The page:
Despite its prominence in economics today, the study of incentives is relatively new. Included in this field is the study of the principal–agent relationship. The principal is one who, within predefined terms, assigns a task to an agent, who performs the task on the principal’s behalf. If the agent’s incentives are not aligned with those of the principal and the principal cannot monitor the agent’s actions, the agent has both the motivation and the ability to act undetected against the principal’s interests. This scenario is referred to as the “principal–agent problem.”
Early in the history of economics, researchers focused primarily on the behavior of market participants on an aggregate level. Ronald Coase is widely credited with taking the analysis one level deeper in the 1930s with his examination of the firm. In the 1950s and 1960s, economists began to examine how differences in incentives among members of a given team cause the various members to act differently from each other, sparking the subdiscipline of economics known as “optimal contract theory.”
At the same time, another set of economists, including Robert Wilson and Kenneth Arrow, were exploring the nature of risk sharing among groups of people with different preferences for risk. Such studies brought to light a set of difficulties that can occur when parties to a contract involving risk transfer alter their actions after the contract is agreed upon. This area of work came to be known as “agency theory.”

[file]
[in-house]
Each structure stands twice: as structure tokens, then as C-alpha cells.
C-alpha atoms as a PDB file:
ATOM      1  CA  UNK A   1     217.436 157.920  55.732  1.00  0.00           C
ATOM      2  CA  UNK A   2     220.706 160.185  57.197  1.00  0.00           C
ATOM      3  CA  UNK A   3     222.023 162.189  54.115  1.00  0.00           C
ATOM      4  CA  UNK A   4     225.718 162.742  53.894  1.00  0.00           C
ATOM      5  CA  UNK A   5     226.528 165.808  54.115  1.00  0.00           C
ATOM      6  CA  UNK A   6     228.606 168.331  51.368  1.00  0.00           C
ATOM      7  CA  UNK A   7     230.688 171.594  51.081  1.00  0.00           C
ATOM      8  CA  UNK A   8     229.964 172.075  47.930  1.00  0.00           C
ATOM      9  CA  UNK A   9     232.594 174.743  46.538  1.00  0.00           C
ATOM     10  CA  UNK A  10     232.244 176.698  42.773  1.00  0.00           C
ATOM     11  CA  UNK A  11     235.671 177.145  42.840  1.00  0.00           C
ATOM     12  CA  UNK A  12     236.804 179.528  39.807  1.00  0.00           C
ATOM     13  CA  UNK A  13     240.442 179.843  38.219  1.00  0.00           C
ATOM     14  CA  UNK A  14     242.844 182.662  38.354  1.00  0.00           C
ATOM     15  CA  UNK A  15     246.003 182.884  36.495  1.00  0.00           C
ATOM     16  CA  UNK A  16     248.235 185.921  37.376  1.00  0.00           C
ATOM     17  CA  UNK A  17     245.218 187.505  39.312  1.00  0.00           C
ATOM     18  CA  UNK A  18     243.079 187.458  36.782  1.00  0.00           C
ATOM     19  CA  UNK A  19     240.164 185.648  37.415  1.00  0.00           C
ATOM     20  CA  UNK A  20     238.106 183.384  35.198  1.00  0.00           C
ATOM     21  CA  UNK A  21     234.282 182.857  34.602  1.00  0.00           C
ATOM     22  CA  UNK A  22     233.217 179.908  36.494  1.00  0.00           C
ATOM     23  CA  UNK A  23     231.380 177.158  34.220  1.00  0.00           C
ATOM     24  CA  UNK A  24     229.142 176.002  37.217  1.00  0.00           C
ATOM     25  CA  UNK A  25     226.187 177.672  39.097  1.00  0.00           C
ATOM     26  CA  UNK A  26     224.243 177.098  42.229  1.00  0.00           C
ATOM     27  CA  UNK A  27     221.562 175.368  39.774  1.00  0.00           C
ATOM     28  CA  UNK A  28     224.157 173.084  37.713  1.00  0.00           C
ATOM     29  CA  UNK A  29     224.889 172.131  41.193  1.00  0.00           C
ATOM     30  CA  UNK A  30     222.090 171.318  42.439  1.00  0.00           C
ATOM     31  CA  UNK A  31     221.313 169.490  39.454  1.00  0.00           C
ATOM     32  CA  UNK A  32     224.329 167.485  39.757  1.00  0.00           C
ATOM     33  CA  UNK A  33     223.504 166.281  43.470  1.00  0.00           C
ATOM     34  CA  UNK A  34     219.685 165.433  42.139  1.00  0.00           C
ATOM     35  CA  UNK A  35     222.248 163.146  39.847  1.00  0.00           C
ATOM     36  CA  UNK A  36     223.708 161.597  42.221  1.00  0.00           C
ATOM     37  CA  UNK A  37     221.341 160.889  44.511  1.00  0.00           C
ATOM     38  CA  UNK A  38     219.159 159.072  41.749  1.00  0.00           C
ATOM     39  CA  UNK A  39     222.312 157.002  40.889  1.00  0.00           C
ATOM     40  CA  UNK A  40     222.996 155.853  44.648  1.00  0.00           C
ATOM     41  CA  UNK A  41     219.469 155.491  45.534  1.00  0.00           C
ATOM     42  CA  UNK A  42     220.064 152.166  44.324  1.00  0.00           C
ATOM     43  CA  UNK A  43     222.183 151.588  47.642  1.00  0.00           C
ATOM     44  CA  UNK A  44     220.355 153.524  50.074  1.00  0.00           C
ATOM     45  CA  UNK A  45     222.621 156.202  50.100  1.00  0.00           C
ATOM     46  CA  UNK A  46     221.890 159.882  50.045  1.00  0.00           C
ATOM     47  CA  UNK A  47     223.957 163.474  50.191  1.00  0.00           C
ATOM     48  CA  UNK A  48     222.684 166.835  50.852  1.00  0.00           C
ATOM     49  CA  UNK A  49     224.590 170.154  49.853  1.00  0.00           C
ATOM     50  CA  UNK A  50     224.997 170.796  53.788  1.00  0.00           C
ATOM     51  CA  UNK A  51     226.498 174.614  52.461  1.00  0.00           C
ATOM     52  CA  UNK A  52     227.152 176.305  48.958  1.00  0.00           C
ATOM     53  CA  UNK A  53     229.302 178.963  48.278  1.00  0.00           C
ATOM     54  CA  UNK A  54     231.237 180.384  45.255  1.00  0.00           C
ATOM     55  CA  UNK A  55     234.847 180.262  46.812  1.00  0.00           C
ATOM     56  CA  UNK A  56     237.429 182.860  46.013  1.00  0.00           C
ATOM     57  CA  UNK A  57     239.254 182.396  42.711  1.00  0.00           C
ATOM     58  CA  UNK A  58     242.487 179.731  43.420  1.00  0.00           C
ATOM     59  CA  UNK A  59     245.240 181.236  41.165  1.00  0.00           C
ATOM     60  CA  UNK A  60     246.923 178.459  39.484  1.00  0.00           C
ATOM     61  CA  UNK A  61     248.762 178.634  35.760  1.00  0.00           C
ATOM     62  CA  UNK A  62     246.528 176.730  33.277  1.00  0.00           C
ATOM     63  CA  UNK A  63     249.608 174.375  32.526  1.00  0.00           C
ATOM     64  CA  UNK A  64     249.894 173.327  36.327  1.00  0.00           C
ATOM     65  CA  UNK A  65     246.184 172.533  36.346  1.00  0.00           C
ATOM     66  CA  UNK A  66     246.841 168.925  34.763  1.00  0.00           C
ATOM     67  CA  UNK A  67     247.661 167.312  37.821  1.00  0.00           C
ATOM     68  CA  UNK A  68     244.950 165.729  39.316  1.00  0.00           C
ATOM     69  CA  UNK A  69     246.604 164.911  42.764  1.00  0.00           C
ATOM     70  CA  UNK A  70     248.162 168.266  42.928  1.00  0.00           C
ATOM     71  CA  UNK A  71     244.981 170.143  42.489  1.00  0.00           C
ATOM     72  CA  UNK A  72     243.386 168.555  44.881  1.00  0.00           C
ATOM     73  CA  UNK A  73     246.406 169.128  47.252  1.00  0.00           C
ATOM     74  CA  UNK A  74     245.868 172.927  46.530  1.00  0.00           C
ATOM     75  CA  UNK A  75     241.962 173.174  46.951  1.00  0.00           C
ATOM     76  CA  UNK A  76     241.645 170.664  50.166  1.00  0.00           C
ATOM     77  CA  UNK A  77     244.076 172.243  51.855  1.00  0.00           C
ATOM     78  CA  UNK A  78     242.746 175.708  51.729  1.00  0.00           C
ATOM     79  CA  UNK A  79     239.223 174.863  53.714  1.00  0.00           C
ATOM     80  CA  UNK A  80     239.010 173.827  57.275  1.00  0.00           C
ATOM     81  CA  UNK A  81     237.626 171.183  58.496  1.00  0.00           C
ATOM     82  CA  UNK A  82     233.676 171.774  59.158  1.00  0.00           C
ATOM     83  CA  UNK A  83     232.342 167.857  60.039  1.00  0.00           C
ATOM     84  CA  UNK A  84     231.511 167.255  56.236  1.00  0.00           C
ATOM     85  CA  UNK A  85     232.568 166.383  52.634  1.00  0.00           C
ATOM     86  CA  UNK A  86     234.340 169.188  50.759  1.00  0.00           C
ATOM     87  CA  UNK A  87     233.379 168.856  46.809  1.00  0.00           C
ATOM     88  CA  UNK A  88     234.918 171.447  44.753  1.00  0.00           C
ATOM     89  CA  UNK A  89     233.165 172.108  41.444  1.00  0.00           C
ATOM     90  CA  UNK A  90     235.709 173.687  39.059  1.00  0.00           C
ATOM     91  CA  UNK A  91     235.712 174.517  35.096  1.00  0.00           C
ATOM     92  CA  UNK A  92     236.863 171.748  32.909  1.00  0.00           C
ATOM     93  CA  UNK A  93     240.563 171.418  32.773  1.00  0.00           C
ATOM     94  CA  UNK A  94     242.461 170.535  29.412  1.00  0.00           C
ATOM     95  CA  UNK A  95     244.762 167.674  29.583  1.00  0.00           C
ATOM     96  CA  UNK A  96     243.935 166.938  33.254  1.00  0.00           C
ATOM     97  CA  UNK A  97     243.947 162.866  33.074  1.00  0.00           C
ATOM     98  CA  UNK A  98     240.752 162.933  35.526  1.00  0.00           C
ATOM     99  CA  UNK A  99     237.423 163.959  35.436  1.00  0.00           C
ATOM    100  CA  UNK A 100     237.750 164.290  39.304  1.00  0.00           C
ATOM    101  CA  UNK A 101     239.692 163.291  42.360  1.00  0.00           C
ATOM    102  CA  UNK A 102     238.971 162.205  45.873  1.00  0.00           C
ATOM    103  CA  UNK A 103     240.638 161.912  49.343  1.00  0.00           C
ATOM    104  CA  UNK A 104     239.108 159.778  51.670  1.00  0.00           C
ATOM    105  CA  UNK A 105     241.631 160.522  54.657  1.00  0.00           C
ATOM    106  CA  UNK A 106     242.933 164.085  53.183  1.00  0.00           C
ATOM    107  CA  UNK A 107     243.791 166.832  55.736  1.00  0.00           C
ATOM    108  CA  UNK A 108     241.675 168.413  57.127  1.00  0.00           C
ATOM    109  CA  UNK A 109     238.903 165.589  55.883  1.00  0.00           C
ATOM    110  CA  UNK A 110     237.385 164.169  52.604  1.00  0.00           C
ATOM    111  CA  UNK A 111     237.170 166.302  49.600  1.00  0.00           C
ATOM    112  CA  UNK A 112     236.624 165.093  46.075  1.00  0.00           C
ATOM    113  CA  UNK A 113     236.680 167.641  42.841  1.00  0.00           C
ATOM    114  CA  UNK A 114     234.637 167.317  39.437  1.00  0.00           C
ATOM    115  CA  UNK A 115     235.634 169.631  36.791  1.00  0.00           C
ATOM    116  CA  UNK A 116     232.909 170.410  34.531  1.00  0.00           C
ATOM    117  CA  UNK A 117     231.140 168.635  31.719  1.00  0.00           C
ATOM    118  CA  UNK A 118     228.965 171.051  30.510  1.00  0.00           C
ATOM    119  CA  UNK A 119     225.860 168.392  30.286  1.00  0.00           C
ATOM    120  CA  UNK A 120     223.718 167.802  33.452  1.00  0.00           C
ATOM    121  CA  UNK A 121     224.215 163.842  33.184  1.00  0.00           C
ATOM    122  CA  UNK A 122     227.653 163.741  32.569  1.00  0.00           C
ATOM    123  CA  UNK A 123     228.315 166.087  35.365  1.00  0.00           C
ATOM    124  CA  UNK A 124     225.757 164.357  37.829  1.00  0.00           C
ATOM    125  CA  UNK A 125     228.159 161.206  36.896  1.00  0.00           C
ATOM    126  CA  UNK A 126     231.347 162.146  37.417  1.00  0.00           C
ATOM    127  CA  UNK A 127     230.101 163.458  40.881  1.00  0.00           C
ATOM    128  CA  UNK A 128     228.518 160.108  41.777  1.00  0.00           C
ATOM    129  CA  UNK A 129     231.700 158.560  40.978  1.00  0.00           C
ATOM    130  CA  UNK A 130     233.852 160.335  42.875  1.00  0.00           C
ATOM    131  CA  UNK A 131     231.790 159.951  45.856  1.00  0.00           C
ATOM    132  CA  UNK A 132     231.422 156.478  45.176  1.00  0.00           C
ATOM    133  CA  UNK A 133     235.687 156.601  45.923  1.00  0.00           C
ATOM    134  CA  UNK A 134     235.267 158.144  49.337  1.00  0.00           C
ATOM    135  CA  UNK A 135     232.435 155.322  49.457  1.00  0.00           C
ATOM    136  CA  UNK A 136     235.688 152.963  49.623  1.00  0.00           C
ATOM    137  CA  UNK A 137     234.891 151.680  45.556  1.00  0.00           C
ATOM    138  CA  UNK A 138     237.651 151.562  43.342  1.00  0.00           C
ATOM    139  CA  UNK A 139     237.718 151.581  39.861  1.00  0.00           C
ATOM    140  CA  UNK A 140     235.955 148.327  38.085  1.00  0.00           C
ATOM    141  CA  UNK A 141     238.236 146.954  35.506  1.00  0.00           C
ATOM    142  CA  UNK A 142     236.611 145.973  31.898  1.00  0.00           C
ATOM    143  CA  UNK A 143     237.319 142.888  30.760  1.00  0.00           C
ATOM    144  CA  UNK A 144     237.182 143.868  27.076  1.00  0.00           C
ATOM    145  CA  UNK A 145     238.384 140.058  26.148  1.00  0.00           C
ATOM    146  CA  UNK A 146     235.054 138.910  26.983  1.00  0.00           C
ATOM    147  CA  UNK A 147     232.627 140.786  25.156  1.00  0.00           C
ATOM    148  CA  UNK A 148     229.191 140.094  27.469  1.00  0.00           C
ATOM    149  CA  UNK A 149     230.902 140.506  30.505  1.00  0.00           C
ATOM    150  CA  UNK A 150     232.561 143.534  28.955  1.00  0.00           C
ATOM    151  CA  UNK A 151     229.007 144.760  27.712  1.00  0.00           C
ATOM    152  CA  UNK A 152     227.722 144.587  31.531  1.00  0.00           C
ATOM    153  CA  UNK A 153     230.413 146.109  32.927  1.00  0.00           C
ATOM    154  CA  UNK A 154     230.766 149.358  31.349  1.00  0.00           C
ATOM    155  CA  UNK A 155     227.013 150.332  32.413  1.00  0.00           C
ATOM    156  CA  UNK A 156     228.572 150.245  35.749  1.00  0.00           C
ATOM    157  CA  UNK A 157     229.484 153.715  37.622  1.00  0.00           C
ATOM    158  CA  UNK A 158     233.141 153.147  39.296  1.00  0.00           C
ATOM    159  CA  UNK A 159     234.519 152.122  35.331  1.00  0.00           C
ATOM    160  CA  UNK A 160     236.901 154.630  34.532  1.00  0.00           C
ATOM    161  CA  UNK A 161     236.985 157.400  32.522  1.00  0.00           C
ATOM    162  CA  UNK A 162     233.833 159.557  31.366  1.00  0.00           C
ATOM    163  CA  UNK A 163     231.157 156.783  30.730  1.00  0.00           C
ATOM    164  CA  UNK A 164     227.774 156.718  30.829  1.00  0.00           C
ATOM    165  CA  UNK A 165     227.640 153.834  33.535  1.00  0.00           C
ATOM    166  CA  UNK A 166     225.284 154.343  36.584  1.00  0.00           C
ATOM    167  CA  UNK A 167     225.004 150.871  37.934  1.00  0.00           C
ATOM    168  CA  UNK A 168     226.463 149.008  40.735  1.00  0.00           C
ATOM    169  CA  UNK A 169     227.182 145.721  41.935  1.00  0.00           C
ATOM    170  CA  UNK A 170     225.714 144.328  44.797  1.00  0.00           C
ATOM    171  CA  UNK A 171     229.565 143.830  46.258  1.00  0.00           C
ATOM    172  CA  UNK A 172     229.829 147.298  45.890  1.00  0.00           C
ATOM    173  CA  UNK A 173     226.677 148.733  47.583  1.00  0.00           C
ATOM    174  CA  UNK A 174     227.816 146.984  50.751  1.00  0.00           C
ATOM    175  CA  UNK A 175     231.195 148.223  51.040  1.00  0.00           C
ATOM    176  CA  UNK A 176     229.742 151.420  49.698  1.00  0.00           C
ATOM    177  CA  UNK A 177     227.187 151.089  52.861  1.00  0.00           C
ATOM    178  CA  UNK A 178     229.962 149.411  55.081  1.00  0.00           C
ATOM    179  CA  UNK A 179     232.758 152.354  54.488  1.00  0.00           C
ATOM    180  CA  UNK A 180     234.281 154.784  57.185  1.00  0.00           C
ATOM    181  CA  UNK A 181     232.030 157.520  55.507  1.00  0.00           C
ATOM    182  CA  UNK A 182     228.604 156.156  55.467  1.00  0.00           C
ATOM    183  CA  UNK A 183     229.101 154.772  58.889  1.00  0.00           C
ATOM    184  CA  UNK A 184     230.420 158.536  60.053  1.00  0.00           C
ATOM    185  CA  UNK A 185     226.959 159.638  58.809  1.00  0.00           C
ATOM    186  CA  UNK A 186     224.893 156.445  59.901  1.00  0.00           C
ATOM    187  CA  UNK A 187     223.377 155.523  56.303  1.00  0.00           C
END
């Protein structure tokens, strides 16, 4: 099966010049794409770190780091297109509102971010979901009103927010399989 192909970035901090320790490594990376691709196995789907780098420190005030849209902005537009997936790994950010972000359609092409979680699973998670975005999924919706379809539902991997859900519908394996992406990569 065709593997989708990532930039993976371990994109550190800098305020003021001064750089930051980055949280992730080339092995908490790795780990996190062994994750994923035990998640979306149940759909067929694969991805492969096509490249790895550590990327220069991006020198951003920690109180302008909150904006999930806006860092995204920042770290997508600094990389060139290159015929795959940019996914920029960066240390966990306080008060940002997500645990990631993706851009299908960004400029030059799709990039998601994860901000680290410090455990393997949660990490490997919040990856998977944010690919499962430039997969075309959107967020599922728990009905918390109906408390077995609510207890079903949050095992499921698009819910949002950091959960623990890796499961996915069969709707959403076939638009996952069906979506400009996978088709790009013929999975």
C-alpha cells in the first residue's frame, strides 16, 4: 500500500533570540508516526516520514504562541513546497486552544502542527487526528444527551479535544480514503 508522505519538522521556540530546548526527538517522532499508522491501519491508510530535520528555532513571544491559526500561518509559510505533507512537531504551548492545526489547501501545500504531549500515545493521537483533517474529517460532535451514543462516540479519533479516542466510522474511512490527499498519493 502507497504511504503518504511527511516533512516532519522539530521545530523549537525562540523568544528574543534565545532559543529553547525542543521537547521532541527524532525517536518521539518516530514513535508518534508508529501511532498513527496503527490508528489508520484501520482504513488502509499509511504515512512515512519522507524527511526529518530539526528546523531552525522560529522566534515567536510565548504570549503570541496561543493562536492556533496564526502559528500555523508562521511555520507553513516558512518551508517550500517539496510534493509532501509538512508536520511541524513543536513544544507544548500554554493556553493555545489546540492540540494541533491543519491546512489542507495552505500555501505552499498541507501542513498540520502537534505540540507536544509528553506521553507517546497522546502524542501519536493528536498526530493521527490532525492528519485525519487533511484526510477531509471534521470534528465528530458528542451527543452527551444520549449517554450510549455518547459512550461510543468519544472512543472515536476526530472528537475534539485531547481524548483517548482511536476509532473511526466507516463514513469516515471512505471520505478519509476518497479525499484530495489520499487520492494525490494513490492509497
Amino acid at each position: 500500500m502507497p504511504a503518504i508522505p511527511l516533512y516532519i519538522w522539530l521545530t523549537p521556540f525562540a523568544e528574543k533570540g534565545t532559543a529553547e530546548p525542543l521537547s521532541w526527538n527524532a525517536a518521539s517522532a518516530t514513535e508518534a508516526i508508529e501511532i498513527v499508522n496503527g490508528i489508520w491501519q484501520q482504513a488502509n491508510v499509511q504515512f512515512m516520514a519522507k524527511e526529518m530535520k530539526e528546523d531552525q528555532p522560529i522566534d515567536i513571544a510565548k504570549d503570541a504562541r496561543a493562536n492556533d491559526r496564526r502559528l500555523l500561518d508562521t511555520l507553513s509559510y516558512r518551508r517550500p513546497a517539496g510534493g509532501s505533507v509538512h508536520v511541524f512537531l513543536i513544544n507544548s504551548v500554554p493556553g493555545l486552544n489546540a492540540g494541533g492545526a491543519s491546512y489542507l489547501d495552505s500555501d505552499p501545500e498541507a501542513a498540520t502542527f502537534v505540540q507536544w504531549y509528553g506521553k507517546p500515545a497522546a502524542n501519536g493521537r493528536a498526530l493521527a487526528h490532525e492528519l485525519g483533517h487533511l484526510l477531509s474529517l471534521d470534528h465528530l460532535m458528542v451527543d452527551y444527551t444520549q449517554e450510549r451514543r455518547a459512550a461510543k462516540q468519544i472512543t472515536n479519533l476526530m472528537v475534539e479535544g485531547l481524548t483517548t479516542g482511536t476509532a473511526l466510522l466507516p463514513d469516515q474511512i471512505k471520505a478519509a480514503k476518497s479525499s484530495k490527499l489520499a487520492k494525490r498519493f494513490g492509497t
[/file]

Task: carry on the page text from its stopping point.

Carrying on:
These two lines of study share a common thread: Each party to a contract must recognize that the other parties may change their behavior after the contract has been struck. The key question is how to structure the contract to minimize potential problems. These two fields eventually merged, and from this union, the principal–agent model and the study of the principal–agent problem were born.
For the principal–agent relationship to be problematic, two ingredients are needed: conflicting incentives and private information. Without the former, the principal may simply leave the agent to his or her own devices; without the latter, the principal need only structure the contract to cover each realization of private information ex post.
It is not surprising that the financial services industry finds itself rife with potential principal–agent problems. The interconnectedness of the industry has created a myriad of agency relationships in which monitoring is difficult, and many of these relationships involve risk transfer or risk sharing within groups. Consequently, ethical standards within the field must be high, lest the power of participants’ own incentives drive them to act counter to their fiduciary duty to their clients.
Unfortunately, strong ethical standards have not been upheld. As several studies have shown, many participants in the finance industry who have witnessed wrongdoing do not report it and, worse yet, many would engage in illegal activity to get ahead if they were sure they would not be caught. These patterns exist even though other studies have shown that trust is the attribute that is most important to investors when hiring investment managers—even more important than an ability to achieve high returns.
Examining the literature that discusses such problems in two important areas of finance, asset management and the banking industry, is an important step in promoting the introspection needed to reevaluate the industry’s practices.